Psycho-Babble Psychology | about psychological treatments | Framed
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And here's what he said on this subject

Posted by Dinah on April 16, 2005, at 17:36:54

In reply to I spoke to my therapist about this today crushedout, posted by Dinah on April 16, 2005, at 10:47:11

He said, no, there wasn't an "emotional holding class". But that the things they are tought do contribute to the atmosphere that makes emotional holding possible and that an experienced therapist learns how to go about it through experience.

He said that part of it was to just be accepting of the client's pain, and to put aside the natural instinct to try to fix. I told him that it didn't necessarily happen when I was in pain.

So he asked me to figure out when it did happen, and what was going on. I told him I wasn't sure, but that I knew I wasn't always upset when I felt held. And that it occurred to me to wonder how much of it was what they did, and how much of it was from the holdee.

I think he was thinking this out as we discussed it. I've probably made him self conscious now and he'll never be able to do it again.

He said that he had attended a seminar once on one aspect of what he thinks I mean. That it was about learning to create a listening place inside of you (the therapist) to hold and really hear what the client is saying. That ties in with my picture of him as open and receptive with a firm solid core.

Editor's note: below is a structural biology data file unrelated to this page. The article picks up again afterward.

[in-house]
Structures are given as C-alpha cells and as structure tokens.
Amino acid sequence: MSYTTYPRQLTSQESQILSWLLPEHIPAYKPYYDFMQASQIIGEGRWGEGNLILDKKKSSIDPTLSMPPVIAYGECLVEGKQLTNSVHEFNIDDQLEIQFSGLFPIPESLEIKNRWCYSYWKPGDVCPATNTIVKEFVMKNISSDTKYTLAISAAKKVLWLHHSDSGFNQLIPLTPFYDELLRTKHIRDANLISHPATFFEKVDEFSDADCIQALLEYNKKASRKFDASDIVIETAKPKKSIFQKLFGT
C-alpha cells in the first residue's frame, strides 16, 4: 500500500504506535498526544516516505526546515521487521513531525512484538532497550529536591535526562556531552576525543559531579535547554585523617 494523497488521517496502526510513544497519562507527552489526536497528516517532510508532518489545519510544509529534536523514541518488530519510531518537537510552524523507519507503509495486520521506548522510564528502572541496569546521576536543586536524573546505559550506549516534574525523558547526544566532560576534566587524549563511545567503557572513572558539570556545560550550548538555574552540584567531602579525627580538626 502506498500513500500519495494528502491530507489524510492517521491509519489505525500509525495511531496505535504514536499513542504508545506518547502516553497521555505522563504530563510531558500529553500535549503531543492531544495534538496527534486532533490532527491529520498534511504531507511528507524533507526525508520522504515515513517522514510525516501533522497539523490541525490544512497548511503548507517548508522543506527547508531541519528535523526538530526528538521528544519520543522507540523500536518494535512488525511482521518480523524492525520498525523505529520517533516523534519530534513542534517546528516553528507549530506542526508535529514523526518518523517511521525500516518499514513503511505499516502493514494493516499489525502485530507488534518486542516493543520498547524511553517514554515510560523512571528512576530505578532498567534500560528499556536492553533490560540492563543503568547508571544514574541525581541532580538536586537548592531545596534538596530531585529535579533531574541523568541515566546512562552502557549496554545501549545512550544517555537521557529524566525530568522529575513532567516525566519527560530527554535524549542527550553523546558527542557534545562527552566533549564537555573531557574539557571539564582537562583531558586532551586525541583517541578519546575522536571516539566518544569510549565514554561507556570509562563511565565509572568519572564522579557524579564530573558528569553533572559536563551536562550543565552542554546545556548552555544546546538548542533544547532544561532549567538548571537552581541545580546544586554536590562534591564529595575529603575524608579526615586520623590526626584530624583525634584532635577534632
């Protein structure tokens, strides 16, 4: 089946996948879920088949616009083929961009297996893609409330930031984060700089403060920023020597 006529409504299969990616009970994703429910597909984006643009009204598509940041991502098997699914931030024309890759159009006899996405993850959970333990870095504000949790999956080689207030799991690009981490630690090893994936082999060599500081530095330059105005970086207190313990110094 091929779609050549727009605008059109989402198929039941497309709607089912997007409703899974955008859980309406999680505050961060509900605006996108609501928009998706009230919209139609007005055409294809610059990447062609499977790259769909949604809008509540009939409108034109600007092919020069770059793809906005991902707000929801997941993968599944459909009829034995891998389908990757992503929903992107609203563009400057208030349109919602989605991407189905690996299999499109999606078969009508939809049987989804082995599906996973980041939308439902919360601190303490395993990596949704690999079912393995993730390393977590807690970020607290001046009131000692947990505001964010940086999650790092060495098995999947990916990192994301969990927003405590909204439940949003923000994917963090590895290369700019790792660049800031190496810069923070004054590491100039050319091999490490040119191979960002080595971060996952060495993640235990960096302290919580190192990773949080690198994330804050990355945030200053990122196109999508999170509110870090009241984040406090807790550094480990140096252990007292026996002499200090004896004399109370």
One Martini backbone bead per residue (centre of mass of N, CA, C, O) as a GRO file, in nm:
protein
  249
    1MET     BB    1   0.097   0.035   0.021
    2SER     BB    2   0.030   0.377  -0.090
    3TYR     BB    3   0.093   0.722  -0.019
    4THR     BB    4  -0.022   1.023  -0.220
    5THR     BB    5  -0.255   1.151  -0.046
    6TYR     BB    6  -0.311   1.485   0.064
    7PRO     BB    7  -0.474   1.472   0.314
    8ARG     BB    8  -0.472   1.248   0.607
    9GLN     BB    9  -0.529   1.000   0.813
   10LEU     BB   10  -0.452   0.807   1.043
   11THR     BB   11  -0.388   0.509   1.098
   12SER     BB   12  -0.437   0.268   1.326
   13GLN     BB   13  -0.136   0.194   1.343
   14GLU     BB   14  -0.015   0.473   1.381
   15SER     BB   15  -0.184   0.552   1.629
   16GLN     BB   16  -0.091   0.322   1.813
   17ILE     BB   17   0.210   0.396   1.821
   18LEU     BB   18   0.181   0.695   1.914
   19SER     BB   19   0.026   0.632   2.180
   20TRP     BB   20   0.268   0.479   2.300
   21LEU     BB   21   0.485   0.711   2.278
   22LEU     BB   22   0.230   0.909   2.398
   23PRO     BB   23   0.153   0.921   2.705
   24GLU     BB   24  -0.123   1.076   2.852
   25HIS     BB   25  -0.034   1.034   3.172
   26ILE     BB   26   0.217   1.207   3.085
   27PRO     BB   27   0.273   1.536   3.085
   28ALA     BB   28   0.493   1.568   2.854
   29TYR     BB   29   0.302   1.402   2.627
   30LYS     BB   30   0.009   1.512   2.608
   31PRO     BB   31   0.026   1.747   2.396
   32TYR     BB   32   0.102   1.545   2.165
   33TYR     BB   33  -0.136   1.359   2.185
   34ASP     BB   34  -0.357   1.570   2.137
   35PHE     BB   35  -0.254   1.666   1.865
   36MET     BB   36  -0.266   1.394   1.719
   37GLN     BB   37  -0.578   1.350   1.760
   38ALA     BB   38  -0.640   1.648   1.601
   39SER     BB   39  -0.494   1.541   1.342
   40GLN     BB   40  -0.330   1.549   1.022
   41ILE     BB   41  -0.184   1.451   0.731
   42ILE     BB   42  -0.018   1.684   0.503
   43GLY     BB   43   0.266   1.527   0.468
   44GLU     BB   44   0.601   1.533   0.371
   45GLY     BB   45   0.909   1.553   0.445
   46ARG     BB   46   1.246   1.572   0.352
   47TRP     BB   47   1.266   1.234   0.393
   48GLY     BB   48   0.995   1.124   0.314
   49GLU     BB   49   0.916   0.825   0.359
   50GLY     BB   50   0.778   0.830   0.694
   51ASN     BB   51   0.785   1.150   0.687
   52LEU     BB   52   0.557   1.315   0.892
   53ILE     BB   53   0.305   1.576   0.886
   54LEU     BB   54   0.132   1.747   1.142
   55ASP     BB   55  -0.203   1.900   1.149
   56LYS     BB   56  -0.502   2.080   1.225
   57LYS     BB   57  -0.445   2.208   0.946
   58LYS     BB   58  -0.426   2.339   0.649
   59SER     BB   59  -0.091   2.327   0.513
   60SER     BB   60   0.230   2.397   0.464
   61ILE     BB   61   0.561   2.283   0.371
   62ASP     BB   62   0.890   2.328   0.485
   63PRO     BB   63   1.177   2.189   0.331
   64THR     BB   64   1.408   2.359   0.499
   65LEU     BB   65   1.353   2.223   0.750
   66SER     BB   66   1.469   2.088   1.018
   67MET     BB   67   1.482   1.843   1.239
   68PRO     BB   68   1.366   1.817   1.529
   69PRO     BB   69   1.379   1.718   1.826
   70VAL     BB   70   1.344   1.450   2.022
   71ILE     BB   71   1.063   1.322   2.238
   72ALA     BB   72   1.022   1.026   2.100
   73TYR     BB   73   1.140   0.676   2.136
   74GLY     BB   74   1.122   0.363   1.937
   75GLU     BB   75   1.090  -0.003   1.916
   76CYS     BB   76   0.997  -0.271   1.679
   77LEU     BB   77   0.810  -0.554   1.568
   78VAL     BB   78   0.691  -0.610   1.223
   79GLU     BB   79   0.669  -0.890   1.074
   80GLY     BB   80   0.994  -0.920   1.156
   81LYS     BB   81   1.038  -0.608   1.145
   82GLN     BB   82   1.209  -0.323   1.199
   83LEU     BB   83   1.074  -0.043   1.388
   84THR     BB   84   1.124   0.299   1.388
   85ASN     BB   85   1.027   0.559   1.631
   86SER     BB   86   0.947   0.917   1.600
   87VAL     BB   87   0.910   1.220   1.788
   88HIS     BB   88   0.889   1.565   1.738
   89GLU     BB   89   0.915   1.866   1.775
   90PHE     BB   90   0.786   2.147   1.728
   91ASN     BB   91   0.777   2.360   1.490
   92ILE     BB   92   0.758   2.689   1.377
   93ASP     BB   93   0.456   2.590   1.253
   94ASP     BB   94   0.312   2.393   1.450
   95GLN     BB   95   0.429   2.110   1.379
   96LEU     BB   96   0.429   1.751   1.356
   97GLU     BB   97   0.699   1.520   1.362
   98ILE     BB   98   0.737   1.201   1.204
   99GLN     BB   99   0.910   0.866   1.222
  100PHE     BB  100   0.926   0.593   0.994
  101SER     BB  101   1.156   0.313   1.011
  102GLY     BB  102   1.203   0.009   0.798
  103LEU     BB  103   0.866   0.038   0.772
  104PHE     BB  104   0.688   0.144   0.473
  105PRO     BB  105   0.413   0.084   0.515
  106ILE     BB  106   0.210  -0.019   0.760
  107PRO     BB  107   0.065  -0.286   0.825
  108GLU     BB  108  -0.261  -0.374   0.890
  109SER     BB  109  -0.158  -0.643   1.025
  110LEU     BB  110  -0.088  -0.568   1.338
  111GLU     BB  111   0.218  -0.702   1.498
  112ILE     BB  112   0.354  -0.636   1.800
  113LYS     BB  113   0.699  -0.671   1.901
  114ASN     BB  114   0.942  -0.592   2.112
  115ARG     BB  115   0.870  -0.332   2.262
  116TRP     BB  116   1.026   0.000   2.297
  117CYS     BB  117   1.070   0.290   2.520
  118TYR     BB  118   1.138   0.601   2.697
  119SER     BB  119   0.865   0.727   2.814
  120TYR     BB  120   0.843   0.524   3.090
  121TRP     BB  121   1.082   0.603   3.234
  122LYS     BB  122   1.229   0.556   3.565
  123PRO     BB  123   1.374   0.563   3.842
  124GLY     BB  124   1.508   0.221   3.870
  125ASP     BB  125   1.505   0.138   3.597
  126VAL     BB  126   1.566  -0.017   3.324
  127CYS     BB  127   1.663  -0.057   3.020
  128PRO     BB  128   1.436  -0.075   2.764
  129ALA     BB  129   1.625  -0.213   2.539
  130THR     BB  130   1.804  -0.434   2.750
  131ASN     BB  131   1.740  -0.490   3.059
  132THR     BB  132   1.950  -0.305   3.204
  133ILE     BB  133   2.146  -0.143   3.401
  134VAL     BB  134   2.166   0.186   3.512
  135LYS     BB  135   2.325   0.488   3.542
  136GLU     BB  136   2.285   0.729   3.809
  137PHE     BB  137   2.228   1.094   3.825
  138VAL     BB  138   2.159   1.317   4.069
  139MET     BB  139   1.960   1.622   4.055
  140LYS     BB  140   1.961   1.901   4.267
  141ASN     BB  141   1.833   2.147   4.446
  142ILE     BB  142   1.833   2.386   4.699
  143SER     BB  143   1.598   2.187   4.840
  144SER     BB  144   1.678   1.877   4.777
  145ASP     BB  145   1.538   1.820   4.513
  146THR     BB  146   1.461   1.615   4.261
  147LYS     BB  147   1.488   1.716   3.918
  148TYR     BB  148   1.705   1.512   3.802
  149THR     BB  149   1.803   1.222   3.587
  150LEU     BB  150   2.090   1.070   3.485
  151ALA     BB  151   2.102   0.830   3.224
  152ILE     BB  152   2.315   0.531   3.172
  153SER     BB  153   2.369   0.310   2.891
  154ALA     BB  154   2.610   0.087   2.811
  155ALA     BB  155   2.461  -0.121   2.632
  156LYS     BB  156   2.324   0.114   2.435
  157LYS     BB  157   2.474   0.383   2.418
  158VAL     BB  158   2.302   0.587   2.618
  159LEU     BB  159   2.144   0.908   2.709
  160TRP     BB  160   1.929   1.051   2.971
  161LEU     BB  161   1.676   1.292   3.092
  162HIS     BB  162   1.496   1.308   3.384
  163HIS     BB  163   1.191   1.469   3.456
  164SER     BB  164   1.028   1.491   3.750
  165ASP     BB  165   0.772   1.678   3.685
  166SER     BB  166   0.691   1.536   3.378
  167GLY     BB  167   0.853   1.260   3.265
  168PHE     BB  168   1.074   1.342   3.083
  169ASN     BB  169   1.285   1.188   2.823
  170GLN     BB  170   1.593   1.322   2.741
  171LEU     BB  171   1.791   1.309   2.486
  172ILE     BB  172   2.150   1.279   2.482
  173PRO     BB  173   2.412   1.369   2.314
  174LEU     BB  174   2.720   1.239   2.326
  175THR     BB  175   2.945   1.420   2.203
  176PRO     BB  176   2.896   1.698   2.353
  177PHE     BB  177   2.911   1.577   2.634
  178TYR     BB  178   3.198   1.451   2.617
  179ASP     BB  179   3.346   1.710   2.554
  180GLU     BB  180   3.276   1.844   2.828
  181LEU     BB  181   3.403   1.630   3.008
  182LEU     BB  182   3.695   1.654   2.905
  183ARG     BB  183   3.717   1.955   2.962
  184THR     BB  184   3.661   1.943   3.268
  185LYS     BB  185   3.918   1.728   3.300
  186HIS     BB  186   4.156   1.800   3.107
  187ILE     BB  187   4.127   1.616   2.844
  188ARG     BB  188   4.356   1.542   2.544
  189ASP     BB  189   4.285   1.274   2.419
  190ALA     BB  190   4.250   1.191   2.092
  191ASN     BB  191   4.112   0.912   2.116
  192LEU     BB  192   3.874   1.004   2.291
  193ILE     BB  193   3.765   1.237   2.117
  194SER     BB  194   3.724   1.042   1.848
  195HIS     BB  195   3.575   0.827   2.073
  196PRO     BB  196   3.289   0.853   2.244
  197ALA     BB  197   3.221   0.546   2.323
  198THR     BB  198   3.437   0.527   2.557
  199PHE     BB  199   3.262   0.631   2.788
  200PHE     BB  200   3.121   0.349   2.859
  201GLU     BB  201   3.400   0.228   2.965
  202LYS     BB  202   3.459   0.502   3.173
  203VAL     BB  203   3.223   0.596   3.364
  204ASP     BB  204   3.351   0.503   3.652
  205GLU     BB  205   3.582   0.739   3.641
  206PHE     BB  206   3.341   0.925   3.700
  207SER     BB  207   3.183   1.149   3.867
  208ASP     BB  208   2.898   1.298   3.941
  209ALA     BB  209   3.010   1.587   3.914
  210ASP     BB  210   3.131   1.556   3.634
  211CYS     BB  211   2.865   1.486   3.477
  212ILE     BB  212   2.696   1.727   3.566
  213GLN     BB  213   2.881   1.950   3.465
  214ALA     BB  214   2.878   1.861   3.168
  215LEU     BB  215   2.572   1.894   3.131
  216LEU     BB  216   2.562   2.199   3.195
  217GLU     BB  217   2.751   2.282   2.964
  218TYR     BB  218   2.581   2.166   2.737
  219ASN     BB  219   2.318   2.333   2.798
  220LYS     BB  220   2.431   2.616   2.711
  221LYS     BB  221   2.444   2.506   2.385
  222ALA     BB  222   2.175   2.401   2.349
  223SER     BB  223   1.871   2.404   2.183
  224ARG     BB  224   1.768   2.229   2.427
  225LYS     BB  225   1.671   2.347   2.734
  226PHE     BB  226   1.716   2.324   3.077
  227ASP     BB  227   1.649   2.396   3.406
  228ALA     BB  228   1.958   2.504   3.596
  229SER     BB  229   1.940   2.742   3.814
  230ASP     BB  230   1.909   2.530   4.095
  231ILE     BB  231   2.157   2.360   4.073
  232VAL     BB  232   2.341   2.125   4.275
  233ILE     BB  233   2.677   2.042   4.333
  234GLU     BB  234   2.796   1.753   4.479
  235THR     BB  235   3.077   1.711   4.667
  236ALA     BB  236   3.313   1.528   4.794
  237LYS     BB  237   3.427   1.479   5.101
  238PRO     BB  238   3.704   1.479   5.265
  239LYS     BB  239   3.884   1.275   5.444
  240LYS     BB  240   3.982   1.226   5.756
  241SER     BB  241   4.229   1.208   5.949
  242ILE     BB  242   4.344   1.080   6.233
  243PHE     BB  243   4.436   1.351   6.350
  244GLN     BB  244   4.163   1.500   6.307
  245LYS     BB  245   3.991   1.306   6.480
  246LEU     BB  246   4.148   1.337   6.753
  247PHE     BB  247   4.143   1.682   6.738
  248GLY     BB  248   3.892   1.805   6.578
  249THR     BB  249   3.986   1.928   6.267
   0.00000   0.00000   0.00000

He also thought that the therapist and the client together build a relationship, and that relationship is sort of like an energy force between them. And that sometimes the therapist might pour more energy into the field than at other times, and the same from the client. And that when both are focussed and intent and pouring lots of energy into the relationhip and being totally present, or something like that, that the energy between the therapist and client creates the emotional holding.

I sort of like that, because it becomes a mutual thing rather than something the therapist does to us. And I've always known, on a gut level, that emotional holding isn't like a bear hug. Someone can't grab you and emotionally hold you. It's got to be an experience you put something into as well.

He was surprised that most of us experienced it as something that happened only in therapy. He thinks it's something that can happen between lovers or good friends or close family as well. He acknowledges that many people who are drawn to the field are probably good natural emotional holders. But when I asked, he said there was no reason I couldn't learn to emotionally hold others. I'd really like to learn to emotionally hold my son. What a wonderful gift that would be.

Anyway, that's emotional holding from the perspective of a person who's rather uncommonly good at it.

 

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Psycho-Babble Psychology | Framed

poster:Dinah thread:481668
URL: http://www.dr-bob.org/babble/psycho/20050409/msgs/485200.html